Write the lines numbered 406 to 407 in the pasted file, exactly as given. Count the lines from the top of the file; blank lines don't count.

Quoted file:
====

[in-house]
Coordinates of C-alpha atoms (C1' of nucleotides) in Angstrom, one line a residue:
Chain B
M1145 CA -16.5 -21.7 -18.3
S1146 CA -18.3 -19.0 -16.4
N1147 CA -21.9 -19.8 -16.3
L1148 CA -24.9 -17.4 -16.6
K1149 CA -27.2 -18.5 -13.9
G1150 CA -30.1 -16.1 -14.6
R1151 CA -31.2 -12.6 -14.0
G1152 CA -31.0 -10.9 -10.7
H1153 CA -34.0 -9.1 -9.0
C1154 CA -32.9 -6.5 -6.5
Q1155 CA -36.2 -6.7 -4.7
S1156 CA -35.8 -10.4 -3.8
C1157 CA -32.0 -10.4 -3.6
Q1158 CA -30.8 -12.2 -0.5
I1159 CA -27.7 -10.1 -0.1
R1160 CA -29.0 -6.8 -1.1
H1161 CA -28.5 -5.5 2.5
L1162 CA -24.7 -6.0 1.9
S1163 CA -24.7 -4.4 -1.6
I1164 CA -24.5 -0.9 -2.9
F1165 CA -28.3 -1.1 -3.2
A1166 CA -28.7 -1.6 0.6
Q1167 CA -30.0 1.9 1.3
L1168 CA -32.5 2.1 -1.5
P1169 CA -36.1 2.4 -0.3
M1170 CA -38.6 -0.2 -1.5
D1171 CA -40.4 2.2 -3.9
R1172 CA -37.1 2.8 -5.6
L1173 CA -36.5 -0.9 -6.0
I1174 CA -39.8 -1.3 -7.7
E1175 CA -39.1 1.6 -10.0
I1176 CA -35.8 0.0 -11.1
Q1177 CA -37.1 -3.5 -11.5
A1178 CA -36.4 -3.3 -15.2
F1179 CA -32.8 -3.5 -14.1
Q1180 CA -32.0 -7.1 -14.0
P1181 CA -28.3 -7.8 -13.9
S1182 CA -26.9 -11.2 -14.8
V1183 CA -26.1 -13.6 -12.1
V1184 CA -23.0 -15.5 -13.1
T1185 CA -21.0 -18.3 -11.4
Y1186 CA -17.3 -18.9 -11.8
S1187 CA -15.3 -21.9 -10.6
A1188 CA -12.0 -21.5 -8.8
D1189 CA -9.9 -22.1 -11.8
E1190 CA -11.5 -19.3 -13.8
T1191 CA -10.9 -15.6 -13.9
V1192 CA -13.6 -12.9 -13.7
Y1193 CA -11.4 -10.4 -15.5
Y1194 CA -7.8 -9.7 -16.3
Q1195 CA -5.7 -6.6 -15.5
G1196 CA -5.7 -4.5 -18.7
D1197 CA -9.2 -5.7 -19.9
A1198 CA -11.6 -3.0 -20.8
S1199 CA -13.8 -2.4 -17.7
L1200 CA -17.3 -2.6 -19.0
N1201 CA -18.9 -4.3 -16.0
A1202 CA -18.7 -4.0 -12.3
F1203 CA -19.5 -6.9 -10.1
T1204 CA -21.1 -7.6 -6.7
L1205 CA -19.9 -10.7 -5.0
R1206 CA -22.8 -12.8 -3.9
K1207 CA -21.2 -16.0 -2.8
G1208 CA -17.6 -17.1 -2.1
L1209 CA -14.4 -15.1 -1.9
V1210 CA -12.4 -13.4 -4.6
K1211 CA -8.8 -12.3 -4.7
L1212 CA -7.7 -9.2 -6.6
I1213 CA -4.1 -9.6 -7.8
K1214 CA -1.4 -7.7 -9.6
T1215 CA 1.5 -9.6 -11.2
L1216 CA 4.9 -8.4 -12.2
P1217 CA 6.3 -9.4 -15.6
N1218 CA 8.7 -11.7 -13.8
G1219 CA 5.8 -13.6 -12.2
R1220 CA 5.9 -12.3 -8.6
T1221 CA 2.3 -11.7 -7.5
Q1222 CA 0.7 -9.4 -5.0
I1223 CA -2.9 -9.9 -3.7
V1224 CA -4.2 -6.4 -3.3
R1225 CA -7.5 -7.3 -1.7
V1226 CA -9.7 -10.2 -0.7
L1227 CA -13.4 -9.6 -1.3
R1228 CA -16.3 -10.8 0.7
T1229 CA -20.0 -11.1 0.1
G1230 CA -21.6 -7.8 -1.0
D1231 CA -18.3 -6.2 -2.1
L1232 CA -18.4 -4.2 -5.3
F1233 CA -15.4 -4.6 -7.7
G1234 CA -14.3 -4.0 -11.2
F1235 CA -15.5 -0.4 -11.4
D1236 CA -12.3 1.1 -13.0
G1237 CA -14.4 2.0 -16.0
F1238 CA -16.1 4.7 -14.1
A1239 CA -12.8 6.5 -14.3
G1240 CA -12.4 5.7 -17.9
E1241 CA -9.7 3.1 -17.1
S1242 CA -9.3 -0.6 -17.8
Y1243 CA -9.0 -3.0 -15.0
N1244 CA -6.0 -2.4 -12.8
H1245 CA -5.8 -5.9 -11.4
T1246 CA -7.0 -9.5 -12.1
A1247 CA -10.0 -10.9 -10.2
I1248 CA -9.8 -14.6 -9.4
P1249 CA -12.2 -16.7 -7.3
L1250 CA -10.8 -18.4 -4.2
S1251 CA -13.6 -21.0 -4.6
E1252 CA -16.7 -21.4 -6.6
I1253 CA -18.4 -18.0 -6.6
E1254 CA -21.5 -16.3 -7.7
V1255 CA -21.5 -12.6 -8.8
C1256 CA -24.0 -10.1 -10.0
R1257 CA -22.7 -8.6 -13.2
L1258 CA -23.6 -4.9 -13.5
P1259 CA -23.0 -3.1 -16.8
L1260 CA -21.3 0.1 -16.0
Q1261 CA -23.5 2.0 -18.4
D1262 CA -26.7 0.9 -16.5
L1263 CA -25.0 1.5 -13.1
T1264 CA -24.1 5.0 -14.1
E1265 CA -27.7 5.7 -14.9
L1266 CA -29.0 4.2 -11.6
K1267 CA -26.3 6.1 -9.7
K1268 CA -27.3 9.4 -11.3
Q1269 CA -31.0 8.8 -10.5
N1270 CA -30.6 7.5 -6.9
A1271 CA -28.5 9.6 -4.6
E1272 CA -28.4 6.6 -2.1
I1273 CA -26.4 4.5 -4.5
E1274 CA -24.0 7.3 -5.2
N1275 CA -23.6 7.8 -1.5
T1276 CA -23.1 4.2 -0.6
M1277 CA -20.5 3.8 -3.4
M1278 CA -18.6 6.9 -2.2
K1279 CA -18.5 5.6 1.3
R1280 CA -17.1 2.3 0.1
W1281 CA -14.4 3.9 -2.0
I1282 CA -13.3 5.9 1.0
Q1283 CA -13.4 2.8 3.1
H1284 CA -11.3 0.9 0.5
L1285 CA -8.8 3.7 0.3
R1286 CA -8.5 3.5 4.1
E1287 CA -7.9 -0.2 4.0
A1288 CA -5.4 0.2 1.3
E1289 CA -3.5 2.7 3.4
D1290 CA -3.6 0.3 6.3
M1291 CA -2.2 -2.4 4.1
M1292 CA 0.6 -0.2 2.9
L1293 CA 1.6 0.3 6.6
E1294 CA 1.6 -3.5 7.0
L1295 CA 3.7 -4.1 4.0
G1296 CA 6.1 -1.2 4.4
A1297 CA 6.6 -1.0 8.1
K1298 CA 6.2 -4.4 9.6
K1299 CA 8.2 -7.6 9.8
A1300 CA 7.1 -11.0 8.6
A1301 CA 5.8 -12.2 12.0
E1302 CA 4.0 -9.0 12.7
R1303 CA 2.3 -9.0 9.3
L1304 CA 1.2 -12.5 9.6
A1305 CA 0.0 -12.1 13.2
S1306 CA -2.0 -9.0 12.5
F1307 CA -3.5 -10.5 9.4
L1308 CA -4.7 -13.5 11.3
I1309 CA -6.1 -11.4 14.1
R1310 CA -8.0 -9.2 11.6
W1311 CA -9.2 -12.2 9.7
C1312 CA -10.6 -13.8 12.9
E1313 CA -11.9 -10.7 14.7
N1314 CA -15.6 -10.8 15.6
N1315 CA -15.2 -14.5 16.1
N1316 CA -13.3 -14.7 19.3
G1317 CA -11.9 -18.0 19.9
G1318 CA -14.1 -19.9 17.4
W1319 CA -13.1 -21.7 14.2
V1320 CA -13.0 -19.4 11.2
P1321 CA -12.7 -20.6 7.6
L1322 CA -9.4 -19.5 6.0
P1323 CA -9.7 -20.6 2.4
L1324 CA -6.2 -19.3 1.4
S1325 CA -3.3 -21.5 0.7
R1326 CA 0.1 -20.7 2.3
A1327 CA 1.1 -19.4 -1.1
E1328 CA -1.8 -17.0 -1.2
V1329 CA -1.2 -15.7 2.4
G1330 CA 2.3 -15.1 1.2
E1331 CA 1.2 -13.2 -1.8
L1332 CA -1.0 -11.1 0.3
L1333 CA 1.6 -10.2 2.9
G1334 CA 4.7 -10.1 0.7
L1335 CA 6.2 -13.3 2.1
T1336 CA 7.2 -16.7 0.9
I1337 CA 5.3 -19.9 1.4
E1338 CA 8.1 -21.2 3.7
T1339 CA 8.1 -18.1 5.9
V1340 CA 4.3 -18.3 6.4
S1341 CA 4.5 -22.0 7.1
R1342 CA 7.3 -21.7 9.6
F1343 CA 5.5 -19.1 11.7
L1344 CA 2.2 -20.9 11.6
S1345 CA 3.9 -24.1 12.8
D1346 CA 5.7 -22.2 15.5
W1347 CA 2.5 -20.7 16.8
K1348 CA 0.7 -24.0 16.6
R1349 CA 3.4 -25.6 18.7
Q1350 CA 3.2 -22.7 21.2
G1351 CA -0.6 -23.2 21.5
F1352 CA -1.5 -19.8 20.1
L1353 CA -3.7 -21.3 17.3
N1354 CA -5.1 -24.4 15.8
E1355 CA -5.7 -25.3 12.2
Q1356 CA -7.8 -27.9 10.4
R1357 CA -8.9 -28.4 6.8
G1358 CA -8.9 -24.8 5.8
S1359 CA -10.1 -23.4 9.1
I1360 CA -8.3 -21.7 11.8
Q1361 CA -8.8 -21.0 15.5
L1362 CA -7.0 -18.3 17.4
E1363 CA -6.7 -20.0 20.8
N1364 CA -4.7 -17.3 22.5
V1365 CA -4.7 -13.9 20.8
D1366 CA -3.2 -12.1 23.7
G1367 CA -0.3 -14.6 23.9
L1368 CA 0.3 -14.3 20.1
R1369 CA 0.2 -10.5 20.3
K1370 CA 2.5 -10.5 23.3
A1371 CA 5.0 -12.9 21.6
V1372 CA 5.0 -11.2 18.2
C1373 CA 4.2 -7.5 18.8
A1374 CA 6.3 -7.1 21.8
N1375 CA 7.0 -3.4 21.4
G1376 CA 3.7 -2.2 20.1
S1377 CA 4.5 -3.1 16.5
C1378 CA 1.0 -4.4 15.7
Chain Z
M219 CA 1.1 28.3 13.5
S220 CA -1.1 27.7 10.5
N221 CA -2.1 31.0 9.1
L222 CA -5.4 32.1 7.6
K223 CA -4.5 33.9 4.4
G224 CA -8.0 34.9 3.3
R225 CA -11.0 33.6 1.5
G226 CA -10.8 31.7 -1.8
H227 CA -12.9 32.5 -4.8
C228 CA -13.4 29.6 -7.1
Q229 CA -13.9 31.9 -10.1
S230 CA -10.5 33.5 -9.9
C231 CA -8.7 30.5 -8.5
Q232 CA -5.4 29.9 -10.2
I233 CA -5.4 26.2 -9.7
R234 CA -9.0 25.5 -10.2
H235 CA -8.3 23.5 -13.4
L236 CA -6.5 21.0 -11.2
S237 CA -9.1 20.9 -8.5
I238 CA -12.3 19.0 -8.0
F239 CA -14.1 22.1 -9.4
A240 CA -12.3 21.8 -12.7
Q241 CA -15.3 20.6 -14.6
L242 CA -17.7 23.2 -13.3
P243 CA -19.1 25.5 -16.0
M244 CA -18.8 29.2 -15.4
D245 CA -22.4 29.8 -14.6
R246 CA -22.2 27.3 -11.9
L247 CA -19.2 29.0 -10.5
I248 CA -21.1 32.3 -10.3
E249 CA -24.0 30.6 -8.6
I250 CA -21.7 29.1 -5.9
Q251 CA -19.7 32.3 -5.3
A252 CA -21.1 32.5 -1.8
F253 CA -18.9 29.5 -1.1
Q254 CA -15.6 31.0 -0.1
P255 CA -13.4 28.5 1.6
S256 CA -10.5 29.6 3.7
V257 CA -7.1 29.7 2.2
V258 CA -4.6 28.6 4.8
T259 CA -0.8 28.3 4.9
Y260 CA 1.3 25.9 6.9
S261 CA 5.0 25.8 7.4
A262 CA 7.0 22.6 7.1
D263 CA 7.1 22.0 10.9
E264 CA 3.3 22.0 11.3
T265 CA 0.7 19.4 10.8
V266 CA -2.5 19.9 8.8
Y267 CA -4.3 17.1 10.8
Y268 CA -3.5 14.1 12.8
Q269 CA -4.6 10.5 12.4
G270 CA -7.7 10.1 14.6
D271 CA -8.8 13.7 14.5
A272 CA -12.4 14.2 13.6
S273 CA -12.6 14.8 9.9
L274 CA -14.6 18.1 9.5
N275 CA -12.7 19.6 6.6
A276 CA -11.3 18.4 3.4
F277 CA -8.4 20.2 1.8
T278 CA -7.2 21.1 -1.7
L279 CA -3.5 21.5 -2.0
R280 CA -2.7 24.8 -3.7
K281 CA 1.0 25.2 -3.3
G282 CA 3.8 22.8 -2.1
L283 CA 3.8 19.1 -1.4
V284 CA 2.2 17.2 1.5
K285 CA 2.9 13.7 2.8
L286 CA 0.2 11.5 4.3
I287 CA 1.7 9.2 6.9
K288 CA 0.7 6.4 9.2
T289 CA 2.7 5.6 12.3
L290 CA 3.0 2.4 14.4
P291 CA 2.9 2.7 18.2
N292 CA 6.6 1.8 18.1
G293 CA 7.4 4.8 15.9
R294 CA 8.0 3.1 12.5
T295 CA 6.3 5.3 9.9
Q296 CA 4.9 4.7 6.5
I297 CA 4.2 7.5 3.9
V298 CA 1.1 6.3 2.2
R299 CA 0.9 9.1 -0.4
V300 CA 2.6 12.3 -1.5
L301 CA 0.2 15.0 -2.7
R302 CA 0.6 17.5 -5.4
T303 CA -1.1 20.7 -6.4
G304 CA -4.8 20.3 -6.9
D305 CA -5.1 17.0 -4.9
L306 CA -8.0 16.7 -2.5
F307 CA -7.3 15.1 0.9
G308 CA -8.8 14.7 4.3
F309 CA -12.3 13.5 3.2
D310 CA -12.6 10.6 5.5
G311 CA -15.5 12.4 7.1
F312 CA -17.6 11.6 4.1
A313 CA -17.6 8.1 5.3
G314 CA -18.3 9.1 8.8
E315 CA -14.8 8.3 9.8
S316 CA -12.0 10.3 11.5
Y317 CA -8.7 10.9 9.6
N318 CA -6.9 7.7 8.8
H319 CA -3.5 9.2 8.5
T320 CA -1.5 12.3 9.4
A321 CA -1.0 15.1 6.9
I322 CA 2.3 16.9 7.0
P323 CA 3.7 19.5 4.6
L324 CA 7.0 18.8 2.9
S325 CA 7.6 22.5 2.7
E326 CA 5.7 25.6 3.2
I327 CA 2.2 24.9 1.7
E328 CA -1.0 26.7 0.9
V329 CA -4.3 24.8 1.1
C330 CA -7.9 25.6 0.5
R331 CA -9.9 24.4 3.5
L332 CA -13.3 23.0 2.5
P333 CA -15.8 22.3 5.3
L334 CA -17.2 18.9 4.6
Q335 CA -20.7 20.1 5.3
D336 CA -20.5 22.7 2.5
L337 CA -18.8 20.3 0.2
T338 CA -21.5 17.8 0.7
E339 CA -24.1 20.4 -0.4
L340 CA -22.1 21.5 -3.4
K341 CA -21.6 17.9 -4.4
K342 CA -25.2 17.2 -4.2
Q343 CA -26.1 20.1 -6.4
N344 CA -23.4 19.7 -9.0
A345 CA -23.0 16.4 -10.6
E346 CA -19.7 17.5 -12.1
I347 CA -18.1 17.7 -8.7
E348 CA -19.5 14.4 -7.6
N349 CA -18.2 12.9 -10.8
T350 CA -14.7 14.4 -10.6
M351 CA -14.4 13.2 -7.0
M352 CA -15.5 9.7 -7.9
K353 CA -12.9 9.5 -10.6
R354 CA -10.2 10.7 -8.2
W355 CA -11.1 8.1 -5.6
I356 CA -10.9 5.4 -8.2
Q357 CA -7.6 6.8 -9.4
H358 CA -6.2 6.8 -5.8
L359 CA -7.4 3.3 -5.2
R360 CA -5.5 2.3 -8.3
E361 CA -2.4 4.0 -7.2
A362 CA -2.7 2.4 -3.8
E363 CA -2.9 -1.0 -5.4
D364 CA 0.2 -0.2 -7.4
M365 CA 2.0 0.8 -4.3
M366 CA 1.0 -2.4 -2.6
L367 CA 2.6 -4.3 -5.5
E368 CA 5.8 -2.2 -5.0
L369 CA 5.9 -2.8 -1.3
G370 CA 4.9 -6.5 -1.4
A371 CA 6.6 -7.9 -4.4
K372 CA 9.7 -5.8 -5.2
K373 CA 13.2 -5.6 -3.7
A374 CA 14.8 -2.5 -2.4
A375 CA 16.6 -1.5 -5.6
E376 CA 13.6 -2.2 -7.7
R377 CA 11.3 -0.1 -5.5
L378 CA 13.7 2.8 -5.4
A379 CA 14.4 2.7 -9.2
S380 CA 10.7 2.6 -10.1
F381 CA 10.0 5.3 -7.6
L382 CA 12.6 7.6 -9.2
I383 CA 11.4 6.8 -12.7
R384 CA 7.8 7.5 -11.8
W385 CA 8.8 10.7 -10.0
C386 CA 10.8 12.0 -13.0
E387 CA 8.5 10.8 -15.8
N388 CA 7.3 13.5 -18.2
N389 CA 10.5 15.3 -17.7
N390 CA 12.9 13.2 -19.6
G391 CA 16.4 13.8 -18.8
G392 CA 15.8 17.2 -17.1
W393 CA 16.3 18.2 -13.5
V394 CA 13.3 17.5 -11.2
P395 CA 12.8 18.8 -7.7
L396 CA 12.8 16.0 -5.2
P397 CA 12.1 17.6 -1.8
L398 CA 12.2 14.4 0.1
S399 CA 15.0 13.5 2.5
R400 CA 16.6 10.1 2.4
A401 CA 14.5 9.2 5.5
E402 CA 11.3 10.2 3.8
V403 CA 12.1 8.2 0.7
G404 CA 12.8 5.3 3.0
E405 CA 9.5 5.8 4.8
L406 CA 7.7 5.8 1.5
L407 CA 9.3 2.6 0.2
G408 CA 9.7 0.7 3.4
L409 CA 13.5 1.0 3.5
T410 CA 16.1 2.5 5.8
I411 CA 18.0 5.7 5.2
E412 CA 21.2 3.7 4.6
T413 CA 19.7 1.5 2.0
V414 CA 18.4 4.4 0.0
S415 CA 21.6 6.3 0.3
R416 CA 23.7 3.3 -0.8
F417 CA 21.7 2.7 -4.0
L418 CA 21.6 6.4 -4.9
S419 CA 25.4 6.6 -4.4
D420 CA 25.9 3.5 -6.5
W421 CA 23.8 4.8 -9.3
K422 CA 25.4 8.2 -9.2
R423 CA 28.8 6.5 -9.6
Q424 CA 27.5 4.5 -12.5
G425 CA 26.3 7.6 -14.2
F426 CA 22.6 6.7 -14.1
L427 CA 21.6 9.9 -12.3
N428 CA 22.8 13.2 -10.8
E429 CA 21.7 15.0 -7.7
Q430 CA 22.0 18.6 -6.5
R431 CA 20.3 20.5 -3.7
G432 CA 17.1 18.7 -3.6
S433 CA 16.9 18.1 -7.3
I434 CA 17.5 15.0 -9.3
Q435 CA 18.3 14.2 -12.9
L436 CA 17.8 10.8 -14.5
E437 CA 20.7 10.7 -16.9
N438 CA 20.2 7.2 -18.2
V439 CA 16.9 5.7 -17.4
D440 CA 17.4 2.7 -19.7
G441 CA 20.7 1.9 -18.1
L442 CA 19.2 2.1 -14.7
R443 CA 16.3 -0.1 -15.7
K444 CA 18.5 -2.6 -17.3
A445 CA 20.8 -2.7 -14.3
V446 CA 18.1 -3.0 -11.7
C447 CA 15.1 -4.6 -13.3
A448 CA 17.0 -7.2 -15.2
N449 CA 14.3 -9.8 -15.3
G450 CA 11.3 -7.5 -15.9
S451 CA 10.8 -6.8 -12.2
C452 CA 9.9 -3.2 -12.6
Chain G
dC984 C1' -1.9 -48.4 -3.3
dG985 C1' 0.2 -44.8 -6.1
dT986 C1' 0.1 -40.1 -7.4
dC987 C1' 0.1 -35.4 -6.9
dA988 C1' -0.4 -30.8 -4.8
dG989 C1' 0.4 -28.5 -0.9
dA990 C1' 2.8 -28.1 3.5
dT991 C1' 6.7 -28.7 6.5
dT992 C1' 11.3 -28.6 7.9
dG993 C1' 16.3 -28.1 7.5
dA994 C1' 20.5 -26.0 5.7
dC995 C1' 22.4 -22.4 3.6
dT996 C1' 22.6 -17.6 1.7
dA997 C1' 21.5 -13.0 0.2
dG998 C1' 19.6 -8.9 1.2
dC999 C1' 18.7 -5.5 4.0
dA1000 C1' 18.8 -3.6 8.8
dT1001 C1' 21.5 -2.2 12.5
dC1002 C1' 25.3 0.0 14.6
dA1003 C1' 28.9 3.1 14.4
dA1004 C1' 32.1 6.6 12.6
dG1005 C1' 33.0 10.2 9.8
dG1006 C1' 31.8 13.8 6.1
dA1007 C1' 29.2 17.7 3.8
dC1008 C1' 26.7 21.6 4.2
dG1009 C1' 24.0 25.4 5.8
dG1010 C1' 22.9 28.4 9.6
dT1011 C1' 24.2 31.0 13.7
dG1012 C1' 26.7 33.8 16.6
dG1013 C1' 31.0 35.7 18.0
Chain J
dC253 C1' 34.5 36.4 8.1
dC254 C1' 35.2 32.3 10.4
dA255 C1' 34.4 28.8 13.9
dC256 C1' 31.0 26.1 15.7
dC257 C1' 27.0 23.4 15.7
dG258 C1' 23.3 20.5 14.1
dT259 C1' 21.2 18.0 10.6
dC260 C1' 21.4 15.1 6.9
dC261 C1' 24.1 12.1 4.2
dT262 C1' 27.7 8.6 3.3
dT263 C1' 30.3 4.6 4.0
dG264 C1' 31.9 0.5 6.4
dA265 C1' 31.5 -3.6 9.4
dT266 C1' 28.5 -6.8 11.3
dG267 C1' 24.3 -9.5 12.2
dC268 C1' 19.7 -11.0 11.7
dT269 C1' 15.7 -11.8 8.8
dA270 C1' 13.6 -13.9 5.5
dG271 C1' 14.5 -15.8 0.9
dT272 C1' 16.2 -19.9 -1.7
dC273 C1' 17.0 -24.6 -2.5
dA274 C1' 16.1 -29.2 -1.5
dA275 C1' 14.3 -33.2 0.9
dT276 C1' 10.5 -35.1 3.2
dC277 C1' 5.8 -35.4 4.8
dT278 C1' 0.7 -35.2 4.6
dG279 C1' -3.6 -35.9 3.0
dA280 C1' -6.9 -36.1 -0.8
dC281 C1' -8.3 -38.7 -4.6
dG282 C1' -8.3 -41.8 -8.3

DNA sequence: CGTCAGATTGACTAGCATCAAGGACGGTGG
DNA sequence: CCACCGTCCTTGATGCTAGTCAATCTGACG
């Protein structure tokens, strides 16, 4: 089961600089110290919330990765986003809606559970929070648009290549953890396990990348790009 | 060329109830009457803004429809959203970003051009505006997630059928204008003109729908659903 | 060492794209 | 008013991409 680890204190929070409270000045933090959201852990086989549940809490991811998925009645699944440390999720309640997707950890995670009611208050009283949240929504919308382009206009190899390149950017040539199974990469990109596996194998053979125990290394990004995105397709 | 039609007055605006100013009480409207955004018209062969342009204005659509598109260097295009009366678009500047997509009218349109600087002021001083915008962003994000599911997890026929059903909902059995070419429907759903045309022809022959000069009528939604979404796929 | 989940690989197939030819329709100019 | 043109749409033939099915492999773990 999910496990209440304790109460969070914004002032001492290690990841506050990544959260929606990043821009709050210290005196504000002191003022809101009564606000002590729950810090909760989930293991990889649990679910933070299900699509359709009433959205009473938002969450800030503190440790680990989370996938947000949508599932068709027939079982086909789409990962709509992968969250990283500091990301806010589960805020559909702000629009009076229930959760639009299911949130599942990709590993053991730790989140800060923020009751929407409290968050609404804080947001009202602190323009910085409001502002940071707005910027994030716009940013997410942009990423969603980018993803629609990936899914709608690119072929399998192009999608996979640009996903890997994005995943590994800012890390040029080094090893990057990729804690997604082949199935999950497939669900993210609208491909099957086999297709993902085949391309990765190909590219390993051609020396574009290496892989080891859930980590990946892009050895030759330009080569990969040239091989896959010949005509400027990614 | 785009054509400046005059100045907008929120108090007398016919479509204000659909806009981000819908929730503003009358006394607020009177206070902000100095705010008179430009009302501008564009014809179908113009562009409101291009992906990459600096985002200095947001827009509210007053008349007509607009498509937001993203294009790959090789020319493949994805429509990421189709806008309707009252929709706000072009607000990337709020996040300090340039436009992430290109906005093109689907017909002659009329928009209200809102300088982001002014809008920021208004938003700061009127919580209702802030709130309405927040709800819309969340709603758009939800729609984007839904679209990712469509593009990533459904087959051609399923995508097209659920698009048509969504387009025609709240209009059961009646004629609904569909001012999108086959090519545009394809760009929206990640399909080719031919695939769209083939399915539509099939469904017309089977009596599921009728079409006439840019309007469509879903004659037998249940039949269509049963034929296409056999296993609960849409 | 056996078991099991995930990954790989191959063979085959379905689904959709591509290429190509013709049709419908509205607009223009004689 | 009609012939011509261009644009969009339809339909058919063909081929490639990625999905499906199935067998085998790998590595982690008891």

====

C386 CA 10.8 12.0 -13.0
E387 CA 8.5 10.8 -15.8